Canada issues alert on new malware targeting Ukraine. Here’s what it means – National

The Canadian Center for Cyber ​​Security sent a public alert friday saying that the center has become aware of a new disruptive malware, named HermeticWiper, targeting Ukrainian organizations.

The alert, which is being released to raise awareness, comes after the malware, or malicious software, was discovered in Ukraine on Wednesday.

Reuters reported that the malware affected hundreds of computers, according to researchers from Ukrainian cybersecurity firm ESET. Suspicion has fallen on Russia, which has been repeatedly accused of hacking Ukraine and other countries. The victims included government agencies and a financial institution, but no further details were provided.

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According to the Canadian Center for Cyber ​​Security, HermeticWiper “abuses a benign driver to corrupt the Master Boot Record (MBR) of each physical disk and disk partition to render the victimized system inoperable after machine shutdown.”

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HermeticWiper also “modifies several registry keys to disable system crash dumps”.

In a nutshell, says ethical hacker and CEO of Cyology Terry Cutler, this new malware essentially continues to “wipe out any government agency or company data” making it unrecoverable.

Difference between HermaticWiper and Ransomware

Ransomeware is a commonly known type of malware. What differentiates HermeticWiper from regular malware is how it affects and uses data.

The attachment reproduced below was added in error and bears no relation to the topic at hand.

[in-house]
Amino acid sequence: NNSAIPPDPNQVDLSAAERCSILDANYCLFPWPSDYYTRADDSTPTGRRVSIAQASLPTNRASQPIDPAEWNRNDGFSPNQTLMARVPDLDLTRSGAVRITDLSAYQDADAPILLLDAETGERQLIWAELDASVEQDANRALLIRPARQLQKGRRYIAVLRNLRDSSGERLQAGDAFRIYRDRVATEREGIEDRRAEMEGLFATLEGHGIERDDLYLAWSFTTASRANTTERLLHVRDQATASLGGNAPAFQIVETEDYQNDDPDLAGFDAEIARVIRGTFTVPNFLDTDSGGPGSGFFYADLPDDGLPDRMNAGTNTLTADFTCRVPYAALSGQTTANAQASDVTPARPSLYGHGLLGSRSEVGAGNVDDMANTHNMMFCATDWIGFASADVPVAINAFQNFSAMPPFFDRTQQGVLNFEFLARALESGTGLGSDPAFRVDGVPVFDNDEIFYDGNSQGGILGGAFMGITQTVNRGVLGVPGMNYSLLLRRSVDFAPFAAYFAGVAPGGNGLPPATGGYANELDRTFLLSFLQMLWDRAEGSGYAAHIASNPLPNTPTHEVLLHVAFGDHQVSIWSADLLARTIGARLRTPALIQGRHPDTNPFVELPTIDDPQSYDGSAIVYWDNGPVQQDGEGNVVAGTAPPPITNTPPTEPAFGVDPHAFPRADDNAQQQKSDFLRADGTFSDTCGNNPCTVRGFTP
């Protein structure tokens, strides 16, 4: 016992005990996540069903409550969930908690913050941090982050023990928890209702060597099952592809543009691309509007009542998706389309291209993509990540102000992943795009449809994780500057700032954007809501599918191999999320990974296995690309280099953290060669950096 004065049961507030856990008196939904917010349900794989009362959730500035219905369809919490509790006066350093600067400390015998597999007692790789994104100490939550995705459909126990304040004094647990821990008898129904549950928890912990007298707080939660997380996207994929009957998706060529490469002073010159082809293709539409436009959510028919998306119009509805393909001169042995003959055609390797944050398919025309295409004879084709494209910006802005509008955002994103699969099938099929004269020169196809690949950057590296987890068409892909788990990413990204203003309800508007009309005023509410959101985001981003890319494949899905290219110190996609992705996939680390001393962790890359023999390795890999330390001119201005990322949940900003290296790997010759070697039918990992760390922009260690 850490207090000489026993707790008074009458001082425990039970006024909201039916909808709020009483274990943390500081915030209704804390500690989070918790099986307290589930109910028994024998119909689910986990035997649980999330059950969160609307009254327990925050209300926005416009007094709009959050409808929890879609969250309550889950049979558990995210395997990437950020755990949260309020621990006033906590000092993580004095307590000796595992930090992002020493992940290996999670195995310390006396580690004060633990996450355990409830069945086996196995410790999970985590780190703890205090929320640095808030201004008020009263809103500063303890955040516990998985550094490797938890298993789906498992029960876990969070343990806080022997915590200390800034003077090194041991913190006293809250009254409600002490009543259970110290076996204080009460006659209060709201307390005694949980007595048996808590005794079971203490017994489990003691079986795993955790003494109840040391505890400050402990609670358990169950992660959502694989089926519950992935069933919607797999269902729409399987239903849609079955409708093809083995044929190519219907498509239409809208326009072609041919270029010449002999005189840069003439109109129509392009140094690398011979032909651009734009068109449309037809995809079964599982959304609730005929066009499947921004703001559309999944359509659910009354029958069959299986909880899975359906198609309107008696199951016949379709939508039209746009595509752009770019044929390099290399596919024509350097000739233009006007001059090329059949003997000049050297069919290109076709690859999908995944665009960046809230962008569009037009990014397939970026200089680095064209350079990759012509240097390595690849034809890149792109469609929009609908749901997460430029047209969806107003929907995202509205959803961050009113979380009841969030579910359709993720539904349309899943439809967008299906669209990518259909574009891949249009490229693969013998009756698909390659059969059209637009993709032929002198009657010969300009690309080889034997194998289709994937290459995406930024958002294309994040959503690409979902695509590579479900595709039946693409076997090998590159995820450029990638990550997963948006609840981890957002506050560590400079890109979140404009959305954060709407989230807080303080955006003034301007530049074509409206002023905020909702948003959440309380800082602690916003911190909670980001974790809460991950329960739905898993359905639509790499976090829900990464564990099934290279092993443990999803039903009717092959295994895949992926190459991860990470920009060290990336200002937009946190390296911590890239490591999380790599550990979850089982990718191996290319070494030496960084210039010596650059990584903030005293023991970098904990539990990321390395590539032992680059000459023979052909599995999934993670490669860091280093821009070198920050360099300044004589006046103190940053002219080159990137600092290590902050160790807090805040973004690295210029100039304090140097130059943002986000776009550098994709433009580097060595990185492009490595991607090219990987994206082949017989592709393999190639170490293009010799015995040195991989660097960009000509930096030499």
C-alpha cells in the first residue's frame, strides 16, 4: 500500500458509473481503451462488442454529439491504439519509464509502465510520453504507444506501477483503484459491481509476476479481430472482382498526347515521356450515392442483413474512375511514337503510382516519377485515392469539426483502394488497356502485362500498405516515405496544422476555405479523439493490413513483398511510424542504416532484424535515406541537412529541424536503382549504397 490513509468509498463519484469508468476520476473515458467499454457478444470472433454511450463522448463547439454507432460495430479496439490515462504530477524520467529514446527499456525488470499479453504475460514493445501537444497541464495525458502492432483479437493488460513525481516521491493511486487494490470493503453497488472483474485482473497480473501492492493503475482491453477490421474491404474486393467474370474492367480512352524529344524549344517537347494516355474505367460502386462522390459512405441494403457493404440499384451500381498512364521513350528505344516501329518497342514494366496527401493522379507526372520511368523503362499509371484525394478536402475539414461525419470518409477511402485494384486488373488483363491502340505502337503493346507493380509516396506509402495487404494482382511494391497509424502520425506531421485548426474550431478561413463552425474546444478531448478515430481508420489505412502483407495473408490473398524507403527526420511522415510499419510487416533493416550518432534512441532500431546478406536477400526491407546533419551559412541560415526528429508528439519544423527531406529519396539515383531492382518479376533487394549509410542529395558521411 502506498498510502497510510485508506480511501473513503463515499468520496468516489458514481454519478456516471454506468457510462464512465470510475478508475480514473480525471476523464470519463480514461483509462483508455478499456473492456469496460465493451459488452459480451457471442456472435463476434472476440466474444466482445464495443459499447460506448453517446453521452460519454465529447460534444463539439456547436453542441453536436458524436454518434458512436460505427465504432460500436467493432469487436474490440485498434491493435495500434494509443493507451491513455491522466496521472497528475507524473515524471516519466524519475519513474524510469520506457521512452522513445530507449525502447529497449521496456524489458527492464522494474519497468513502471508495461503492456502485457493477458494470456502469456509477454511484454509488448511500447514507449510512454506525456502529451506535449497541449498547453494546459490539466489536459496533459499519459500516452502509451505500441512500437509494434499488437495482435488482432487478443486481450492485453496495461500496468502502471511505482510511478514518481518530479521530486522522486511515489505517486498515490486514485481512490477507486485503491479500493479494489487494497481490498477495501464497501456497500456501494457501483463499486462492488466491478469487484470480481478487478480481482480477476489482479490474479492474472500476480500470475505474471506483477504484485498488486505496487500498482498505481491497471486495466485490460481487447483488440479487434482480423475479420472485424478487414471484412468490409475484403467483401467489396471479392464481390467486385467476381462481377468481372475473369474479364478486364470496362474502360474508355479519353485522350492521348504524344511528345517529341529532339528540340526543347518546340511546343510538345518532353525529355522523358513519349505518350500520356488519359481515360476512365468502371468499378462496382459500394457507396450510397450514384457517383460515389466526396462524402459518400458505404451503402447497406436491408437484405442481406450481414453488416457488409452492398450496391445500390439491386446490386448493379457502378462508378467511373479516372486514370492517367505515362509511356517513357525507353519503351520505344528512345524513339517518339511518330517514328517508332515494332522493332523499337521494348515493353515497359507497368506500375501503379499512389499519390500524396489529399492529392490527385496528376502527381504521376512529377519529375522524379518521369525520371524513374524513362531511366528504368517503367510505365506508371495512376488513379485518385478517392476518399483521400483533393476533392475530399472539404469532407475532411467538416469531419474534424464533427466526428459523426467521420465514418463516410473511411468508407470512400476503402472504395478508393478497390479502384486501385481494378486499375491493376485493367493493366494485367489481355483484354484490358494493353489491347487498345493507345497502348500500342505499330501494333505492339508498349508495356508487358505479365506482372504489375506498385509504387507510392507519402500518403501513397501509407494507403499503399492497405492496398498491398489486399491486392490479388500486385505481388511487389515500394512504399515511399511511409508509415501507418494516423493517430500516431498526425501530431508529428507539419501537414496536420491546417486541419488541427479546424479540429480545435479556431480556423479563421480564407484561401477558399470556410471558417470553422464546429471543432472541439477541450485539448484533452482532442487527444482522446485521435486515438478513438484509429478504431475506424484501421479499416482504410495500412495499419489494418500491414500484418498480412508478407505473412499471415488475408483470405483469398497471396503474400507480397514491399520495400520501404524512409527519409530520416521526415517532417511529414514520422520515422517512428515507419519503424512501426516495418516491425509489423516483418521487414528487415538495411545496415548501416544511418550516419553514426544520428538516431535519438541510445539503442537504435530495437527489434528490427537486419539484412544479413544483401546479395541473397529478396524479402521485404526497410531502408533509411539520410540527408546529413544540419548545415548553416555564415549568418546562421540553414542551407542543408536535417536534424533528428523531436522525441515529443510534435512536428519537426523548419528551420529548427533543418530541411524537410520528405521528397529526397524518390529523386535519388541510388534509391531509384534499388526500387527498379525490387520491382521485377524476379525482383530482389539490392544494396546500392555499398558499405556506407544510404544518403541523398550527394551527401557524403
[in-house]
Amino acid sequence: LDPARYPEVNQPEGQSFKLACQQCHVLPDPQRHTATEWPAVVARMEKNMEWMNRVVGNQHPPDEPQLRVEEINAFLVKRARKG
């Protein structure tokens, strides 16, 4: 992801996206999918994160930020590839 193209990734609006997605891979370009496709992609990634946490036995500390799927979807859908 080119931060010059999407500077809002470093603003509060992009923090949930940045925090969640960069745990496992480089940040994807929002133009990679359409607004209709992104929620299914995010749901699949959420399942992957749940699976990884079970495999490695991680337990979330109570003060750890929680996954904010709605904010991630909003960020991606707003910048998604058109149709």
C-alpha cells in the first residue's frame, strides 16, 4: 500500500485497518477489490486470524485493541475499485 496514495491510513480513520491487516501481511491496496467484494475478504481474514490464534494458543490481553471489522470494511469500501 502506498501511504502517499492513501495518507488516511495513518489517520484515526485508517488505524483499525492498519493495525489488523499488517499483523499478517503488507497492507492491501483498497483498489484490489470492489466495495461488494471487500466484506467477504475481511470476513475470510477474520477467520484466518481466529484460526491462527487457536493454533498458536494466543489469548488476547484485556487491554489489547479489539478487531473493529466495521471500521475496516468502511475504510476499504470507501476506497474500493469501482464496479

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According to Cutler, when ransomware enters a computer, it gains access to usernames and passwords and works its way through the system.

“It’s trying to get a foothold, and once it reaches what’s called domain administrative credentials…computers are locked down and their data becomes completely unusable and scrambled until you pay a ransom,” Cutler explained in an interview with Global News.

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The HermaticWiper, on the other hand, “turns off and instead of doing the ransomware thing where it locks the data, it actually wipes the whole place, which is much harder to recover,” Cutler said.

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Russia’s cyberwar

In one document prepared by the Congressional Research Service (CRS) In early February this year, the CRS explained that Russia maintains a number of cyber units that “carry out disinformation, propaganda, espionage and destructive cyberattacks on a global scale”.

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CRS said that according to government reports, Russia’s early cyber operations consisted primarily of distributed denial-of-service (DDoS) attacks and often relied on the recruitment of criminal and civilian hackers.

Cutler explained that a DDoS attack is a cyber attack aimed at disrupting the normal traffic of a targeted server, service or network by overwhelming the target or its surrounding infrastructure with a flood of Internet traffic.

READ MORE: Ukraine says ‘full-scale invasion’ by Russia underway as Putin orders military attack

He said DDoS often act as a diversion.

“You’ll think they’re attacking your website, but in fact they’re attacking your databases or other sensitive information,” Cutler said.

When that happens, he said IT will see a huge spike in internet traffic to their firewalls. They will also get a ton of calls from their users who cannot log in to use the services as well.

Cutler said Russia’s cyber warfare units have the “playbooks to stay undetected for as long as possible.”

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“They’re trying to make their way into what’s called critical infrastructure. They want to get into your power grid, your water supply, your telephone, your internet service providers… If it ever came down to World War III, it might not be fought with bombs anymore. It’s going to be fought with cyberattacks,” Cutler said.